“I feel what they feel. And people who listen to me know that, and it makes them feel like they’re not alone.”
To me, re-reading a story you’ve loved, after a distance of a few years or even decades, is delicious. (And so is this soup!)
The footage is beautifully relentless, streams of people in different cities leaving work and school, streams of people smiling at the camera. You wonder about all the thoughts in their head. The fears and loves and worries. You wonder about their lives before and after this moment.
The recurring faceless figures that can be found across his paintings attest to the felt anonymity of the system we are all a part of.
“If all the people in the world did art, a lot of the problems would be solved…”
In his introduction, Truffaut warns, “No one should expect me to introduce this book with caution, detachment, or equanimity. André Bazin and Jean Renoir have meant too much to me for me to be able to speak of them dispassionately.”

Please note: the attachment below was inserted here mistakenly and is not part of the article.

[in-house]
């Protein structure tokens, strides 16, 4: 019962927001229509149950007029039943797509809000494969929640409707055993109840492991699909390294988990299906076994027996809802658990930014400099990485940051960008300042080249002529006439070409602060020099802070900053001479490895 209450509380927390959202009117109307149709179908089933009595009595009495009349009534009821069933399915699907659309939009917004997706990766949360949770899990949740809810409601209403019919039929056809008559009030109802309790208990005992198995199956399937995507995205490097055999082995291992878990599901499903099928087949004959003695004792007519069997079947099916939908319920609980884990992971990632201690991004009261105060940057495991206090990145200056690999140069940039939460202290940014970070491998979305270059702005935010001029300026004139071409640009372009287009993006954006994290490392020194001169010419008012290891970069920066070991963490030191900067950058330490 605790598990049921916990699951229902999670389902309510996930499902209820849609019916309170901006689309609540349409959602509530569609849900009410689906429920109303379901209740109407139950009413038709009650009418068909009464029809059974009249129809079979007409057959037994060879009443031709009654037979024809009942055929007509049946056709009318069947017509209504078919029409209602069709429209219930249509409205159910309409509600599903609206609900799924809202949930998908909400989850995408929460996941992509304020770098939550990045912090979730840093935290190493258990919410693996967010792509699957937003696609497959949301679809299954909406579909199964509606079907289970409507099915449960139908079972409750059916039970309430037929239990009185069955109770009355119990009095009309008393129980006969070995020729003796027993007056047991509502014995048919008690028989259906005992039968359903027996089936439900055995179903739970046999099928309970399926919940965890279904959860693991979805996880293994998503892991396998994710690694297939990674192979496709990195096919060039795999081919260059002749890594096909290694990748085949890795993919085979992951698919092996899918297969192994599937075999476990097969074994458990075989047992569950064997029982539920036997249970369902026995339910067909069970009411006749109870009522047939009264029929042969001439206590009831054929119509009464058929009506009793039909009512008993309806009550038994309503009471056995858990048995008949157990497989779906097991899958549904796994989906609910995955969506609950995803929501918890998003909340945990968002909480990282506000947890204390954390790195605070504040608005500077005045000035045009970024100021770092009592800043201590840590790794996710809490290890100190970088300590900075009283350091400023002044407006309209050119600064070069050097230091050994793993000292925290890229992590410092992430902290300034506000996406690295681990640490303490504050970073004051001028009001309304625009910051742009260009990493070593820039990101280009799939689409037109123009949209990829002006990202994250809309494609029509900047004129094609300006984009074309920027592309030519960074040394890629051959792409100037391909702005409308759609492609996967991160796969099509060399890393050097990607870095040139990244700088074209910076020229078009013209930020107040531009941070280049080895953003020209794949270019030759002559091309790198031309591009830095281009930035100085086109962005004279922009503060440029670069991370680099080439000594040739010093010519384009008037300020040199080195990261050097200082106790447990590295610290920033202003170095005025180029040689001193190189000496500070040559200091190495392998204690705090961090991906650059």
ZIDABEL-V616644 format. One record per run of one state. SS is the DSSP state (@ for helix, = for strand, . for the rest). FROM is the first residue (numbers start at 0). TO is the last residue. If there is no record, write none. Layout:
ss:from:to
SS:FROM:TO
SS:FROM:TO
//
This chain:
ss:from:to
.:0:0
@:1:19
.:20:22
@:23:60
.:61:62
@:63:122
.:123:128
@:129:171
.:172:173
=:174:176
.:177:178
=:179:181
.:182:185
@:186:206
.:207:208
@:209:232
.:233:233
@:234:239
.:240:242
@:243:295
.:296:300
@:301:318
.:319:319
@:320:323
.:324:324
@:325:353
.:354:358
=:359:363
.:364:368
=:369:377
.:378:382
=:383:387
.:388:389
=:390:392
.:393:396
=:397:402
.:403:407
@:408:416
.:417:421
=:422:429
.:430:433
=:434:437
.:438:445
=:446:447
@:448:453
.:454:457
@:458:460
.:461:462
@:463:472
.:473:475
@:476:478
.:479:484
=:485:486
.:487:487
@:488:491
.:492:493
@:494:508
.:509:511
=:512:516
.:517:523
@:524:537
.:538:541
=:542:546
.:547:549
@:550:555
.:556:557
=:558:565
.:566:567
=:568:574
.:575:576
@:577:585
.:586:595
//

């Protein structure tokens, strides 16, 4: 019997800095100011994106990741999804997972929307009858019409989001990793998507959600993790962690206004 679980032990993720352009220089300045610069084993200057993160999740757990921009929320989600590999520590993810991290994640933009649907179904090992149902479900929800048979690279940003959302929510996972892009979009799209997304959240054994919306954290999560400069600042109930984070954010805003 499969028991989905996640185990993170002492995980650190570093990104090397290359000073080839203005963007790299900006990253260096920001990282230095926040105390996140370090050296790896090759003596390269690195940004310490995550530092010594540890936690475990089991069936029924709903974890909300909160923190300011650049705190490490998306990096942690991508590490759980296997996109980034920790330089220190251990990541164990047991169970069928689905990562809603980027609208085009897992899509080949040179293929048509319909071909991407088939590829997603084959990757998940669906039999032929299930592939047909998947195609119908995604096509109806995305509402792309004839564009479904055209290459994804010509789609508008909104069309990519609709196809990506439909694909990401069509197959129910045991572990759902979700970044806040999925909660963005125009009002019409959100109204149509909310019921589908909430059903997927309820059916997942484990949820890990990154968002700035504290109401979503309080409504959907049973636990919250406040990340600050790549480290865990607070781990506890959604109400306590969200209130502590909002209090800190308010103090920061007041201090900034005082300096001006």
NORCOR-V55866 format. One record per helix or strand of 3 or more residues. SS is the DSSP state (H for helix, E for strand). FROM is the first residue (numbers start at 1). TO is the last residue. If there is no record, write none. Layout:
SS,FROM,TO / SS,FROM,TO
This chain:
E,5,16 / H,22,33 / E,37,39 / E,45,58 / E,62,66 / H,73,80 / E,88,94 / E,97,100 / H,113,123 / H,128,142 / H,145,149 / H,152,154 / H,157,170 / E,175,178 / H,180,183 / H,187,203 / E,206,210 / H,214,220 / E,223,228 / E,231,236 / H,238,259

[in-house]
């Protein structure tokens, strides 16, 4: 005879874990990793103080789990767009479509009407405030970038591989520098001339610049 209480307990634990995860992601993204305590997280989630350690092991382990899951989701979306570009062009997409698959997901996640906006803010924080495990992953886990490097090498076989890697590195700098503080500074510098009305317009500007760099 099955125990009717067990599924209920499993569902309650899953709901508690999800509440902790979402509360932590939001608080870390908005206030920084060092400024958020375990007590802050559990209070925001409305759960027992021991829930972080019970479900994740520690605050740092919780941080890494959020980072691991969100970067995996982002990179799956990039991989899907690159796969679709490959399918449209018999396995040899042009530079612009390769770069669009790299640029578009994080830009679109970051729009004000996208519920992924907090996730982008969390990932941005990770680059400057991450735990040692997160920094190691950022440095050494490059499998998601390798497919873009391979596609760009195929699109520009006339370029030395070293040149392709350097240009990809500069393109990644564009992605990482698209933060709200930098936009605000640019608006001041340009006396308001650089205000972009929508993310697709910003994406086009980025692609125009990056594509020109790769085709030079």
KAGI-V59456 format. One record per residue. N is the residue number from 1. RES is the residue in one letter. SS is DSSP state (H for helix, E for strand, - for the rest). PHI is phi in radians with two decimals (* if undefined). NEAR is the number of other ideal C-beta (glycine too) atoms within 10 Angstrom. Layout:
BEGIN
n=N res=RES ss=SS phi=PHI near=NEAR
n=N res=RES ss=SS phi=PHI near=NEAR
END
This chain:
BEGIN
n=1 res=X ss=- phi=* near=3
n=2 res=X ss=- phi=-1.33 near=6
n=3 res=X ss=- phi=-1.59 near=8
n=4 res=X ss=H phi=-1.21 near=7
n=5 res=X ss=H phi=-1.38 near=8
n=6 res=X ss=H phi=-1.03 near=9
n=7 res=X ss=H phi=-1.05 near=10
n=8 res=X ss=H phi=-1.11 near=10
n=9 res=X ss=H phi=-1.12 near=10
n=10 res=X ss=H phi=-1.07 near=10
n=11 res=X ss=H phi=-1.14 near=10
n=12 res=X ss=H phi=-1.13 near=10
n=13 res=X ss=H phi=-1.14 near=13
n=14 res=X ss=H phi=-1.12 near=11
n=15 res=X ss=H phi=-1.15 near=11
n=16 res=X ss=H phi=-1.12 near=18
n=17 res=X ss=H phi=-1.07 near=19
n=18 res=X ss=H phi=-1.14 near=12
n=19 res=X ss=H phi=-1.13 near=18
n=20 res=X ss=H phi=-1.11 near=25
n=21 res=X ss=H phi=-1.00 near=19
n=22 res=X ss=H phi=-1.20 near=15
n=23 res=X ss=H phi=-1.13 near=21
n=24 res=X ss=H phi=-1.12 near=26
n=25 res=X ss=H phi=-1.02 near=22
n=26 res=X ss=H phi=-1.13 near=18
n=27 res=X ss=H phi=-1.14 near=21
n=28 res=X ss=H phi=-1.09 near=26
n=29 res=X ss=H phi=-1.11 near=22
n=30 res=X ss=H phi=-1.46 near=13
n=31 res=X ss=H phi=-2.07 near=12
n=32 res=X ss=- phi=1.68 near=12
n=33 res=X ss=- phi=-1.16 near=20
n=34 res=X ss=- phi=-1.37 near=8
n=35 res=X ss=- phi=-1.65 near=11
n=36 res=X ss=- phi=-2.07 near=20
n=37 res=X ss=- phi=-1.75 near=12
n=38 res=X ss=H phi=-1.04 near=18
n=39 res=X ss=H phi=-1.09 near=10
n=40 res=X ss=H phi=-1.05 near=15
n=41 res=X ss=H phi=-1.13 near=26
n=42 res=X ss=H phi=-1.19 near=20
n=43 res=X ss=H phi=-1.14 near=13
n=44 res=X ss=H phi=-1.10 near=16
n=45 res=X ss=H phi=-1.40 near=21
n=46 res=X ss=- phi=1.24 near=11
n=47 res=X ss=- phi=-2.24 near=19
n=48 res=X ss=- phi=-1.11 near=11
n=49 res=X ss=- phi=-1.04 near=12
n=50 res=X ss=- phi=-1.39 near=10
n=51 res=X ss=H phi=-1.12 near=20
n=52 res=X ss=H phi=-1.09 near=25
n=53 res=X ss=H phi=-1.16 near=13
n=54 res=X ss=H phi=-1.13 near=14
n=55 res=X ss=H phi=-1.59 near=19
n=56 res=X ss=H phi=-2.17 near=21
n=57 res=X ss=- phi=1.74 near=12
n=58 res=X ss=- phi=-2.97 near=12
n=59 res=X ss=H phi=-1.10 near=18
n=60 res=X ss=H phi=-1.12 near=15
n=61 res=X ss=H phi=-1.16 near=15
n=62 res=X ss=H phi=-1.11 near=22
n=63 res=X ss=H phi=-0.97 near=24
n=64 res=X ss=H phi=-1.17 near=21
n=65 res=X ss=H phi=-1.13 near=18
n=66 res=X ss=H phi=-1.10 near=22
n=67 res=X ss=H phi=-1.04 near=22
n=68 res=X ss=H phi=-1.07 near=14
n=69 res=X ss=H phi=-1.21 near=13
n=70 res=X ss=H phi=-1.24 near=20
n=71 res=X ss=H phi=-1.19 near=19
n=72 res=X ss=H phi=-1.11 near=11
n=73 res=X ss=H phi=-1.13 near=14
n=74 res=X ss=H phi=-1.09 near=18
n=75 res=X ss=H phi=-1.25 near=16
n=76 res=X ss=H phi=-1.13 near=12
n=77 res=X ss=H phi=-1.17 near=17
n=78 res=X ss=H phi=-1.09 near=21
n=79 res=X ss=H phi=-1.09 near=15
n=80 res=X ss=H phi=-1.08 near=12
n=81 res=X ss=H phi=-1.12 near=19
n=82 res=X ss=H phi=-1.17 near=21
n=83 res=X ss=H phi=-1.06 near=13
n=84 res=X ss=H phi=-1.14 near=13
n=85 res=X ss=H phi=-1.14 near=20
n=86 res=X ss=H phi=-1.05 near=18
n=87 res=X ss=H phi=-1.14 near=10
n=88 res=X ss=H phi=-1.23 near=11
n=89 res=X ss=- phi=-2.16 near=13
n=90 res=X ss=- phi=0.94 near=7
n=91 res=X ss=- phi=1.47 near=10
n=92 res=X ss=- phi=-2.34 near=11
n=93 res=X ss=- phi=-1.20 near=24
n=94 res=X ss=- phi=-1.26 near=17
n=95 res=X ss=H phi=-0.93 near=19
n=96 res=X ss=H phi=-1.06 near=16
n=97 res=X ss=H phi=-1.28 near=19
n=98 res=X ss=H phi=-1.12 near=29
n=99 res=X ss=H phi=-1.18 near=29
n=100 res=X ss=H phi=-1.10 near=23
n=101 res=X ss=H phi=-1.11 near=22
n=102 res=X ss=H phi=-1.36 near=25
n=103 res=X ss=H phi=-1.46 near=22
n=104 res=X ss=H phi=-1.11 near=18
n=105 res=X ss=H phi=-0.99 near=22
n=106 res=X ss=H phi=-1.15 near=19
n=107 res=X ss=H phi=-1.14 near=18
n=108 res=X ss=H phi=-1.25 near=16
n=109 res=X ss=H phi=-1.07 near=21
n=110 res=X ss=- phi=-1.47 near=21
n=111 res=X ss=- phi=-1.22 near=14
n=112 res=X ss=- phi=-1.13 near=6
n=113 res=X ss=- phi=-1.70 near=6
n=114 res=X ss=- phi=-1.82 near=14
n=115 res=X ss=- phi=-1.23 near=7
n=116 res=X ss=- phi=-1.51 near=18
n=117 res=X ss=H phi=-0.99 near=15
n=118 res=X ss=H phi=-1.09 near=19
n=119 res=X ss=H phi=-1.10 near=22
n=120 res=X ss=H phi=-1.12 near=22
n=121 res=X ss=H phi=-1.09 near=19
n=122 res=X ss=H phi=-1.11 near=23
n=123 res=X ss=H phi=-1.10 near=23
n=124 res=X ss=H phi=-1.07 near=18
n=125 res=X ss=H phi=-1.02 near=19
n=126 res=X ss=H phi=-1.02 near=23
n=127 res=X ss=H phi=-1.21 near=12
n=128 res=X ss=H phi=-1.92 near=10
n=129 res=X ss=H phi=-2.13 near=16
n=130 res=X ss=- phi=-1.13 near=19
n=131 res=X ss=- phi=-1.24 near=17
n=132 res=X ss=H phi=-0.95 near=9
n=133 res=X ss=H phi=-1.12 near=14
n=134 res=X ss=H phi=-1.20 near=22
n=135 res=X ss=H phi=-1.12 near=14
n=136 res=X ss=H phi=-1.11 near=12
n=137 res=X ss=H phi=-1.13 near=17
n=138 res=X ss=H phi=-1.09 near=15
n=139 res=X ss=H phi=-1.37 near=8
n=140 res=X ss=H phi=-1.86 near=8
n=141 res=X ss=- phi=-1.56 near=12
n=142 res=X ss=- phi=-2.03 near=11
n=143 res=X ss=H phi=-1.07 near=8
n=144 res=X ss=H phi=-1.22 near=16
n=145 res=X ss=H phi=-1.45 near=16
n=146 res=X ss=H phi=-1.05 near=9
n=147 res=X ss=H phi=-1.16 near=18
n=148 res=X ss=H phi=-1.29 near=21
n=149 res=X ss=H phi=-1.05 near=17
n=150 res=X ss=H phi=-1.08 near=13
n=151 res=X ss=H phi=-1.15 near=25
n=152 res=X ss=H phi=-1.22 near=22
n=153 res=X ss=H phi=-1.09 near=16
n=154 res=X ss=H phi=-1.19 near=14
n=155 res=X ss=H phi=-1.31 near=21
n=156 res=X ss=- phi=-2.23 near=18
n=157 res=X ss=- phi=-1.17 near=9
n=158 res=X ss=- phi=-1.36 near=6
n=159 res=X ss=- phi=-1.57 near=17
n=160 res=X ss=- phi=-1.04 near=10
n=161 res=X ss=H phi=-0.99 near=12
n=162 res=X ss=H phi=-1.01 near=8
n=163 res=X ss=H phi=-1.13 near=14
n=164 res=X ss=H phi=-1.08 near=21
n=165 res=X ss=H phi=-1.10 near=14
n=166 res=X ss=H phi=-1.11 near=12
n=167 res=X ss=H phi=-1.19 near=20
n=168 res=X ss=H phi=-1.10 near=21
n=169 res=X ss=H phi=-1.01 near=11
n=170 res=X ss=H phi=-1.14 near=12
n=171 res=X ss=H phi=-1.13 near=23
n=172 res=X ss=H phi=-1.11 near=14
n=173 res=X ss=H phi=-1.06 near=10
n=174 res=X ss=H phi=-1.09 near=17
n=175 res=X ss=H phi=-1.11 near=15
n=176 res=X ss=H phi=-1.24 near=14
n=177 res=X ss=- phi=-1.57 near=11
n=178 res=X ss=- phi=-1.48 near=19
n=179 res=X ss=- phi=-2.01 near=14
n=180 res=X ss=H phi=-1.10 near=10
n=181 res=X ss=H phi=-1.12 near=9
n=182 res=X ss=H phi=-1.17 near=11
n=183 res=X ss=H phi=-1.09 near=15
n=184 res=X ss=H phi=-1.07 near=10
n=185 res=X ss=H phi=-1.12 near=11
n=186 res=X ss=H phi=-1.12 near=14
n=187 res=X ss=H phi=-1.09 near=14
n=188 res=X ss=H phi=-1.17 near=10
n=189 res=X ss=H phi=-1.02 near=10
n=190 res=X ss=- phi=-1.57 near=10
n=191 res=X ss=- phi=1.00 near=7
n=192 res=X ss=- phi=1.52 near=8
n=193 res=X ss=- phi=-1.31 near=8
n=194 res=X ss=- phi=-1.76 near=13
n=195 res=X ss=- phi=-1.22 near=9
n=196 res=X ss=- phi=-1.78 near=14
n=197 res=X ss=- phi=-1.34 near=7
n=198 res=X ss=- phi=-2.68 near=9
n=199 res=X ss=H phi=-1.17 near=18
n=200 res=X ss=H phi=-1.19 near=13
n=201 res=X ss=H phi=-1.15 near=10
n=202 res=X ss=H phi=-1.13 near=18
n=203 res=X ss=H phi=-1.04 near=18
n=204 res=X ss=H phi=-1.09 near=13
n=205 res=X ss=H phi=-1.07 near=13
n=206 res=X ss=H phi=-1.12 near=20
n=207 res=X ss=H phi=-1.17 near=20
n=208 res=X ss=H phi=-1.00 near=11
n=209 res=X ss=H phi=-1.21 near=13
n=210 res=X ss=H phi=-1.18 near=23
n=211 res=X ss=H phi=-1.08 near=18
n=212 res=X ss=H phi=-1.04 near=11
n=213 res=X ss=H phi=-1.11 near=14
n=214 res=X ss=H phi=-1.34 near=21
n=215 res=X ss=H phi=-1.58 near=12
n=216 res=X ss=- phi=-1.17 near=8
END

The way Parks presents his subjects, with so much affection and clarity, we feel that we love them, and this brings home the realities of fear and injustice in a new and powerful manner.
A collection of all the articles we’ve published over the past month, for those who like to savor their Magpies’ tidings as an issue.
My insomnia thoughts turned to the idea of making the world by creating, and of all the ways we make worlds, continually and subconsciously, in our waking lives as well as in our dreams.
In English “Ikiru” means “to live,” and for the rest of the film Watanbe examines what it means to be alive, what it means to be human, and what makes being alive valuable to him.